"I commend the school for their commitment to engage all children in relevant learning activities, changing their protocols and procedures for monitoring students’ progress toward graduation and improving student attendance," he said. "The investment into these practices is evident, and now we’re celebrating with them as they set a new standard in Bartow County."
Woodland High rebounded from a 3.4 percent drop last year to a 3.4 percent increase this year, climbing from 79.4 percent in 2017 to 82.8 percent in 2018.
"We are definitely excited that we are back on an upward trend while also being above the state average," Principal Dr. Wes Dickey said. "Last year was our second year of implementing our Success initiatives in the building while we also started the rolling out of our ROAR — positive behavior supports — program. This has helped create the beginning foundation whereby students want to come to school daily at Woodland because of the relationships created and the engaging and relevant learning experiences."
Improved attendance also contributed to the increase in graduates, Dickey said.
"First off, we looked hard at our attendance data when conducting our school improvement planning," he said. "We had the worst attendance rate of the BCSS high schools. Our SIP team then created and implemented multiple action steps last year to help motivate and encourage our students to come to school every day. As a result, our attendance data improved dramatically last school year."
Cass High's graduation rate rose slightly this year — 0.6 percent — to 88.7 percent from 88.1 percent in 2017.
“We are proud to see Cass High consistently among the top-performing schools in this category,” Principal Stephen Revard said. “It truly demonstrates the commitment of our teachers, staff and parents towards the overall success of our students. Also, it is a testament to the hard work that is done in the classroom by our students as they prepare for a productive life after high school.”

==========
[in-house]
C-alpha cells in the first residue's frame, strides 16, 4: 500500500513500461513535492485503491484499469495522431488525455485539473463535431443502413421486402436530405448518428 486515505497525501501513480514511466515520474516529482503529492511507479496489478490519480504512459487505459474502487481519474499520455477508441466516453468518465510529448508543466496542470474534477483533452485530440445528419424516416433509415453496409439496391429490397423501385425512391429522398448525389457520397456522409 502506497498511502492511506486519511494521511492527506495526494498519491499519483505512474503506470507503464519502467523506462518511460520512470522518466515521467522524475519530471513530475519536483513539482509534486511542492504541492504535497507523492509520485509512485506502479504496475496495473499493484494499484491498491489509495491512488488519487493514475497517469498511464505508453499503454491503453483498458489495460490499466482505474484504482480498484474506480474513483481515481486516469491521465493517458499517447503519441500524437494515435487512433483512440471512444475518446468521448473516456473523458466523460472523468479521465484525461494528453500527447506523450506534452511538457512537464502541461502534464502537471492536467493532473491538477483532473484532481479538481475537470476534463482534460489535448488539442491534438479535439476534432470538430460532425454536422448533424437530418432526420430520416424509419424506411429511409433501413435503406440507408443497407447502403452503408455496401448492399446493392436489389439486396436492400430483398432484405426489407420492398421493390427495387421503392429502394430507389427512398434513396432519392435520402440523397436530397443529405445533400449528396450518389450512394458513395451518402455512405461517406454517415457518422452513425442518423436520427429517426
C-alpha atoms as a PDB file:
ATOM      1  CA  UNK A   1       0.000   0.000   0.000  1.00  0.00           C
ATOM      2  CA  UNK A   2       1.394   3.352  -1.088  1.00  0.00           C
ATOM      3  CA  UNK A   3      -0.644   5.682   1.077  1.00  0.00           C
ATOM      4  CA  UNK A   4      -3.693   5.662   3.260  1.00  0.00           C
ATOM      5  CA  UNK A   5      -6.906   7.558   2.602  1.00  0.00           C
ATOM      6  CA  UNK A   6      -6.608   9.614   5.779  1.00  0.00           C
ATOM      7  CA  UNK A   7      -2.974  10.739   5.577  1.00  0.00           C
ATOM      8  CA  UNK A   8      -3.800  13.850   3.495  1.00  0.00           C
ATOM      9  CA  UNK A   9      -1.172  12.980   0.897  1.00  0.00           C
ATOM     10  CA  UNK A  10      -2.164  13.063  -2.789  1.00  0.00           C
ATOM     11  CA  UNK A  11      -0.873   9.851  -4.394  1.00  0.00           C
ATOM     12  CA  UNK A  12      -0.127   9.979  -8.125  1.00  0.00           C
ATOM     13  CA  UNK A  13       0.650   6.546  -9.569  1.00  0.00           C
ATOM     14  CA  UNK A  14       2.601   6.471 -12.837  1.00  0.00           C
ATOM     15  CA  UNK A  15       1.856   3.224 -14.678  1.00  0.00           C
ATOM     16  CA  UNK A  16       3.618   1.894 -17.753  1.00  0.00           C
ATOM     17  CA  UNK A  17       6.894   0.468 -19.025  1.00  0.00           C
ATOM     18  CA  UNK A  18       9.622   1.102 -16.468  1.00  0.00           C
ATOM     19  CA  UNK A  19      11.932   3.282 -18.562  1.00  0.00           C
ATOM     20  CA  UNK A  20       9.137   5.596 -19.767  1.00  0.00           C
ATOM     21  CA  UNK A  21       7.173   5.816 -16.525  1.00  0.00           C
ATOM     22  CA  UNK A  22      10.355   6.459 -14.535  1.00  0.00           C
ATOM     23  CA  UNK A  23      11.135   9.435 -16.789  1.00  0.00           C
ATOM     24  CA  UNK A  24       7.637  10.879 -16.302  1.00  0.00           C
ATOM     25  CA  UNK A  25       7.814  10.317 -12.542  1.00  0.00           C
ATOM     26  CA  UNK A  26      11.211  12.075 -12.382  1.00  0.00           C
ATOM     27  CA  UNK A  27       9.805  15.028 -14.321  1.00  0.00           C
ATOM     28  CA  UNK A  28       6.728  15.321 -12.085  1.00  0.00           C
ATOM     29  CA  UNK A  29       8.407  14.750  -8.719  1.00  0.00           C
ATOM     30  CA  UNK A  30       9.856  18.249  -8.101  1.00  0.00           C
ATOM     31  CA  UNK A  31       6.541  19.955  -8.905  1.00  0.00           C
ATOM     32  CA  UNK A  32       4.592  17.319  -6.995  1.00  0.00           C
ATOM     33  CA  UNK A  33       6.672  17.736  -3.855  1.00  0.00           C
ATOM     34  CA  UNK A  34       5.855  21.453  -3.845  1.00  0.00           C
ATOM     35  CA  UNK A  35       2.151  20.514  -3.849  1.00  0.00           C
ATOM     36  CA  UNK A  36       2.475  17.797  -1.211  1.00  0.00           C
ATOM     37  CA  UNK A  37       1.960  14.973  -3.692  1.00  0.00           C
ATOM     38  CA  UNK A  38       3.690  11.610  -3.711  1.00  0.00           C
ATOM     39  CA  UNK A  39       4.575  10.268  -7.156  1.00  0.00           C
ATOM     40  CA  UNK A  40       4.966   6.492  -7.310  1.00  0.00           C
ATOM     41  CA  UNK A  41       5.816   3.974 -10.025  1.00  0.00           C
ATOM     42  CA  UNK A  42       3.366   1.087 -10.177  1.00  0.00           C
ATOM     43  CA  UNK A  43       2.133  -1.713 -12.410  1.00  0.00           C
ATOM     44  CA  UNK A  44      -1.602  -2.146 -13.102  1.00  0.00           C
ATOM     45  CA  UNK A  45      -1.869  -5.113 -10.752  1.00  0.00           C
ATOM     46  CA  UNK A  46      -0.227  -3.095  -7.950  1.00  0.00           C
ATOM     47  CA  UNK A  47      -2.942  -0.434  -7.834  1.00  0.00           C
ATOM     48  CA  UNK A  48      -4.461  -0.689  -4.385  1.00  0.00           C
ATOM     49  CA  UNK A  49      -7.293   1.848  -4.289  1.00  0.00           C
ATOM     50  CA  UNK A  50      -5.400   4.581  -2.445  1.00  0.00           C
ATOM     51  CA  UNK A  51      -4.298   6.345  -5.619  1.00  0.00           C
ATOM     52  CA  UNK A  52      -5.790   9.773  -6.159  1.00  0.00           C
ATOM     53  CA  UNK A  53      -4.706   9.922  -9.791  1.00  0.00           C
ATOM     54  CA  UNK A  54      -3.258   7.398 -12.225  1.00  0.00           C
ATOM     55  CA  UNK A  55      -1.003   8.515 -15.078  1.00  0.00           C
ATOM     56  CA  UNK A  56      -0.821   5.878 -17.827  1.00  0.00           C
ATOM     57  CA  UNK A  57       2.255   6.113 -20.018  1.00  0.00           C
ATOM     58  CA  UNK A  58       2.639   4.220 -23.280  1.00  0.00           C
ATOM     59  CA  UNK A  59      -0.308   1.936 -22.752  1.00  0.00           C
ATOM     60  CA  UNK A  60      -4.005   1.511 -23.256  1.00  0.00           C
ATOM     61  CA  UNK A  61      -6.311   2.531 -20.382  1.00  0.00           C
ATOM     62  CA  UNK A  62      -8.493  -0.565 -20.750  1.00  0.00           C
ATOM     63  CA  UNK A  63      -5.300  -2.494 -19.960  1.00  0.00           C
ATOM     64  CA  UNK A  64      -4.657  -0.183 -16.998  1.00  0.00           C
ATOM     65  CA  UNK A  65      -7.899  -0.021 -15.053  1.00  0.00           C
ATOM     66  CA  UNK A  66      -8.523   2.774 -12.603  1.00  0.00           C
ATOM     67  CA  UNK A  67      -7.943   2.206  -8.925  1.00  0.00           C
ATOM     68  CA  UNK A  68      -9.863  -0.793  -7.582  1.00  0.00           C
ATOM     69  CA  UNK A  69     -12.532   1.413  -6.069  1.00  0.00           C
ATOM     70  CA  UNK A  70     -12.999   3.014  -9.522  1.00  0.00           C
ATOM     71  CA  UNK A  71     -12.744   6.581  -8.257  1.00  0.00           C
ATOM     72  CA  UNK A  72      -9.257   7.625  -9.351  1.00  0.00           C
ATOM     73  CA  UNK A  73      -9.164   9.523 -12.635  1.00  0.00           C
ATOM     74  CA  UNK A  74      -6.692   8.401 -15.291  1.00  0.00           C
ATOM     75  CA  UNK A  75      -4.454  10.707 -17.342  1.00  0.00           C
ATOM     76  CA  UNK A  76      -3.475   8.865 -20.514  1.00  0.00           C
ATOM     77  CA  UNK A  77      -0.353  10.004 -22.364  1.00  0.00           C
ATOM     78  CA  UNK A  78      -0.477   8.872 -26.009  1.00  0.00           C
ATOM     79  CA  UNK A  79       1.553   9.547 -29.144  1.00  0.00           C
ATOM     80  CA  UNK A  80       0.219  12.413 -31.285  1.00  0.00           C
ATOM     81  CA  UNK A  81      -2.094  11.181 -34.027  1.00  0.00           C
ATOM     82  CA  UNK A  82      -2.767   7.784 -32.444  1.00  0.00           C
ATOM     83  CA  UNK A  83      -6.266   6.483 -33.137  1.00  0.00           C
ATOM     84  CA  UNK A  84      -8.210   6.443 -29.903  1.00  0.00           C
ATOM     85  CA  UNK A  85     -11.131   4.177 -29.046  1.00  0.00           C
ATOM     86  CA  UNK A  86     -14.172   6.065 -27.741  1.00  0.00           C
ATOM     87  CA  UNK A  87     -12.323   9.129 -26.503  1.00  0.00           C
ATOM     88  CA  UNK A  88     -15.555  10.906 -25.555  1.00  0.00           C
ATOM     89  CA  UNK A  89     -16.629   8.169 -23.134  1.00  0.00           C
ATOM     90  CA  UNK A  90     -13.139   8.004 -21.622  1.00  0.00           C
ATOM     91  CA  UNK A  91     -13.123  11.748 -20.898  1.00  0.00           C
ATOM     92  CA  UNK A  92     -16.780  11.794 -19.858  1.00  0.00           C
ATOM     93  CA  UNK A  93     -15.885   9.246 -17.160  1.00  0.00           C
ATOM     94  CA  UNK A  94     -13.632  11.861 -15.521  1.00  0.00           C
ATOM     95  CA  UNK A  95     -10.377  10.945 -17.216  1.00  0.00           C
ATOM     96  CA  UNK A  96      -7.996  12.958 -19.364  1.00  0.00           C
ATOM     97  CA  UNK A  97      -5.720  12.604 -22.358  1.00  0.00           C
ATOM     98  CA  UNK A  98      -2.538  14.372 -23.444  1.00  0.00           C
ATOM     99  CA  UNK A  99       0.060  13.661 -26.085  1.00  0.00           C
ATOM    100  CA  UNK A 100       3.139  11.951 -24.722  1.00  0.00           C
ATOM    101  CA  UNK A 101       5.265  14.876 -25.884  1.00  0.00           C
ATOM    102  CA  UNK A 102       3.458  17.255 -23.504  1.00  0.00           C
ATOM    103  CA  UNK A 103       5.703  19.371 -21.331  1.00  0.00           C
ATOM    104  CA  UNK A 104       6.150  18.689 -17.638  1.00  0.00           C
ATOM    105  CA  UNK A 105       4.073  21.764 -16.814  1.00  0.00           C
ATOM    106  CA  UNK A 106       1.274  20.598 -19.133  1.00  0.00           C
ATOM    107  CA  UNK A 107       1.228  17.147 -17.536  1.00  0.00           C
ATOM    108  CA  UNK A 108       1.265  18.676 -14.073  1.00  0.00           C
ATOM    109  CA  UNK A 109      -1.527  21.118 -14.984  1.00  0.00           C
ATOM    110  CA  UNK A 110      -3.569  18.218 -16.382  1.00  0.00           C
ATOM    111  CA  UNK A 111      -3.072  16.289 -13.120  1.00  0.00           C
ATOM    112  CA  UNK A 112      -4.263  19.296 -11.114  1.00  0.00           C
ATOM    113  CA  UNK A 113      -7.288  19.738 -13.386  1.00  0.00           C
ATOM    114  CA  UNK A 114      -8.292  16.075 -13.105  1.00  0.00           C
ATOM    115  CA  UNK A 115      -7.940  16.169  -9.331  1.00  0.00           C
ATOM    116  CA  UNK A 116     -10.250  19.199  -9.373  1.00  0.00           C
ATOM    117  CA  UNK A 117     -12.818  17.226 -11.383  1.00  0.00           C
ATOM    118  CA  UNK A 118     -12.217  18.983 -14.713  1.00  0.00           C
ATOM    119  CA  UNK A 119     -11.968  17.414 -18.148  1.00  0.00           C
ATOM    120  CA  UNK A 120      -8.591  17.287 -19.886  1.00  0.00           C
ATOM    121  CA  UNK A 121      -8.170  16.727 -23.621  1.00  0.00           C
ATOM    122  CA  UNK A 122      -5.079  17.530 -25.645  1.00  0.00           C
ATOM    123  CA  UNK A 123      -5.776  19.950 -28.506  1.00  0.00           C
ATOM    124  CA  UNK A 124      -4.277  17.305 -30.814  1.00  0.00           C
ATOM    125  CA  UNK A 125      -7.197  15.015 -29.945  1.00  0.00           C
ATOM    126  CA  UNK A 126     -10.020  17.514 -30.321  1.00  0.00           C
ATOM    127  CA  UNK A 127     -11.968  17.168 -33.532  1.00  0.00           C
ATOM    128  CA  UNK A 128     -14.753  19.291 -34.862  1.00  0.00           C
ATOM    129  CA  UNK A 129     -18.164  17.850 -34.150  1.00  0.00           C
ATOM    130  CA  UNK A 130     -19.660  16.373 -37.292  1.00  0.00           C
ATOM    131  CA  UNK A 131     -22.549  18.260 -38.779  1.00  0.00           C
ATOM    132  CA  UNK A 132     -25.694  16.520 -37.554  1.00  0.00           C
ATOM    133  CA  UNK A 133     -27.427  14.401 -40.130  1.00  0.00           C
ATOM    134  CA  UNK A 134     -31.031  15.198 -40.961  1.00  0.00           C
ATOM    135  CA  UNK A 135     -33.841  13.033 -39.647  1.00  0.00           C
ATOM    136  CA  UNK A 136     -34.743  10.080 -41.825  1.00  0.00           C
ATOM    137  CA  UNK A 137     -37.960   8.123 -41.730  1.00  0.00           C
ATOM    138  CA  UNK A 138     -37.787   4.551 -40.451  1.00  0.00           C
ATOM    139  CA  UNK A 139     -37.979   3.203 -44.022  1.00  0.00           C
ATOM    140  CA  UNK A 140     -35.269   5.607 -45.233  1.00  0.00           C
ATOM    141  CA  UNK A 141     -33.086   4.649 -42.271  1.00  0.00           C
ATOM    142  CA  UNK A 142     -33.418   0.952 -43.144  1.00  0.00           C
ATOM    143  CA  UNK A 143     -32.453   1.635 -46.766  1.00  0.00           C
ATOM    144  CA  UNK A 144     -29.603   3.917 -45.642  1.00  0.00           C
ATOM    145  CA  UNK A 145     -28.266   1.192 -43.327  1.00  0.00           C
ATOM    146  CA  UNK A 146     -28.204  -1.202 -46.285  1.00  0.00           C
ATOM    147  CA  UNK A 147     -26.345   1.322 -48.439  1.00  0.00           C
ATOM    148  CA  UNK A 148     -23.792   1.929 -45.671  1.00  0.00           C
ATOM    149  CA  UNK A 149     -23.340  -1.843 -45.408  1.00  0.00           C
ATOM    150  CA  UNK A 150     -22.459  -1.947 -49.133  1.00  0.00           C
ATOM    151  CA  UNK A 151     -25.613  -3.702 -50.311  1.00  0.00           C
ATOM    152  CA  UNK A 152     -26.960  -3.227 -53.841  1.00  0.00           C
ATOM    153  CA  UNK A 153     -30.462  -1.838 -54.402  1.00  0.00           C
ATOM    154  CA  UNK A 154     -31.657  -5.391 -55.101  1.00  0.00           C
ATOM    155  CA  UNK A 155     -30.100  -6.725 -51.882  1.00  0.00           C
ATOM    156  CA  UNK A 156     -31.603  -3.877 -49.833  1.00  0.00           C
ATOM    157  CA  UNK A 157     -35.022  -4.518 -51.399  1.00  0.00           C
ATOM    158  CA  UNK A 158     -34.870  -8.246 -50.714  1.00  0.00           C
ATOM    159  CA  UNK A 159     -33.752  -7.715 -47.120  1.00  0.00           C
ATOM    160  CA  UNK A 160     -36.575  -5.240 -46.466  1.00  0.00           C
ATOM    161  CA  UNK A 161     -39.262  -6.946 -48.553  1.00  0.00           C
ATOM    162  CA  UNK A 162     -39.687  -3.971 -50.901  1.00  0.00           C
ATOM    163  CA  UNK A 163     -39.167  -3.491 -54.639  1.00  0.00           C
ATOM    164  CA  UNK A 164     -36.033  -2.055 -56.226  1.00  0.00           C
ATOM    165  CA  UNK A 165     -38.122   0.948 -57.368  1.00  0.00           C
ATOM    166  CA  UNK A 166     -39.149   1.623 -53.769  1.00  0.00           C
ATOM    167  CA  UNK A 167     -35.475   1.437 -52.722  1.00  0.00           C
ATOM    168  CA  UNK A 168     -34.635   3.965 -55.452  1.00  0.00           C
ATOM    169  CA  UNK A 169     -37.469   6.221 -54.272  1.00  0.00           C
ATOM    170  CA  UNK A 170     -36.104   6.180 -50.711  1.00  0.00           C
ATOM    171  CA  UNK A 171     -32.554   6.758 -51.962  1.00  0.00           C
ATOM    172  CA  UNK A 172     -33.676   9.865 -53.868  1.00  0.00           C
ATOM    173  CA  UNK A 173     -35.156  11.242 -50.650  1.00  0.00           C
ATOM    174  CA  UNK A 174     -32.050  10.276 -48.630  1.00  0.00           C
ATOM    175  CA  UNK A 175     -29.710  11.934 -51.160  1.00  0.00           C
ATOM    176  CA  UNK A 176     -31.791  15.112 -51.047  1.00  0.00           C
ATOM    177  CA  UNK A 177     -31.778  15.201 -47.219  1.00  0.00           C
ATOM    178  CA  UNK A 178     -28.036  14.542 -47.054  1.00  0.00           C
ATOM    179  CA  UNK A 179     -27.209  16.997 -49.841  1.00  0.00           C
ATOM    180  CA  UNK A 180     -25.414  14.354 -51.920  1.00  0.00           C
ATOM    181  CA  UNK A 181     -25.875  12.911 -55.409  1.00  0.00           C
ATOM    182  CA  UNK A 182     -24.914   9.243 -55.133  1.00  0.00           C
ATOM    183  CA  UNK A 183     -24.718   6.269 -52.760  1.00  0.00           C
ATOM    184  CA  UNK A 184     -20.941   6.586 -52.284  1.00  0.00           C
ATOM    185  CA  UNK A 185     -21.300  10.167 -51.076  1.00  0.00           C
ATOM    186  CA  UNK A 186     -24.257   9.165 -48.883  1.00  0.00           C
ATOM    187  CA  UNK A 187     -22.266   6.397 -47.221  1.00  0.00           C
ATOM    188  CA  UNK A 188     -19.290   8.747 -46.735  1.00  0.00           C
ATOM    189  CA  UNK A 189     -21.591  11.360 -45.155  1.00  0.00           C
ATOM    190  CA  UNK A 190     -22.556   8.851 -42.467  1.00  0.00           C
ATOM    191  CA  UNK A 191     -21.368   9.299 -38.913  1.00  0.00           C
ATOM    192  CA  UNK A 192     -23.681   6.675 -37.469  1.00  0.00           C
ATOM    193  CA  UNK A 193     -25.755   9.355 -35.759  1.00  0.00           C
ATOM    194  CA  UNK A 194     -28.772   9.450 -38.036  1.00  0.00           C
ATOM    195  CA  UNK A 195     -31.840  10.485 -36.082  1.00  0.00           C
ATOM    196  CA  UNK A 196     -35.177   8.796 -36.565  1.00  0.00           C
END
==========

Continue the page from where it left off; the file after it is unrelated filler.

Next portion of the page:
Statewide, graduation rates have grown steadily since Georgia began using the adjusted cohort calculation, starting at 69.7 percent in 2012 and climbing to 81.6 percent this year, according to a DOE press release.
"Georgia’s graduation rate continues to rise because our public school students have access to more opportunities than ever before,” State School Superintendent Richard Woods said in the release. “From career, technical and agricultural education to dual enrollment to the fine arts, there is an unprecedented emphasis on supporting the whole child and making sure every single student understands the relevance of what they’re learning. I’m confident we’ll continue to see these gains as long as we’re still expanding opportunities that keep students invested in their education.”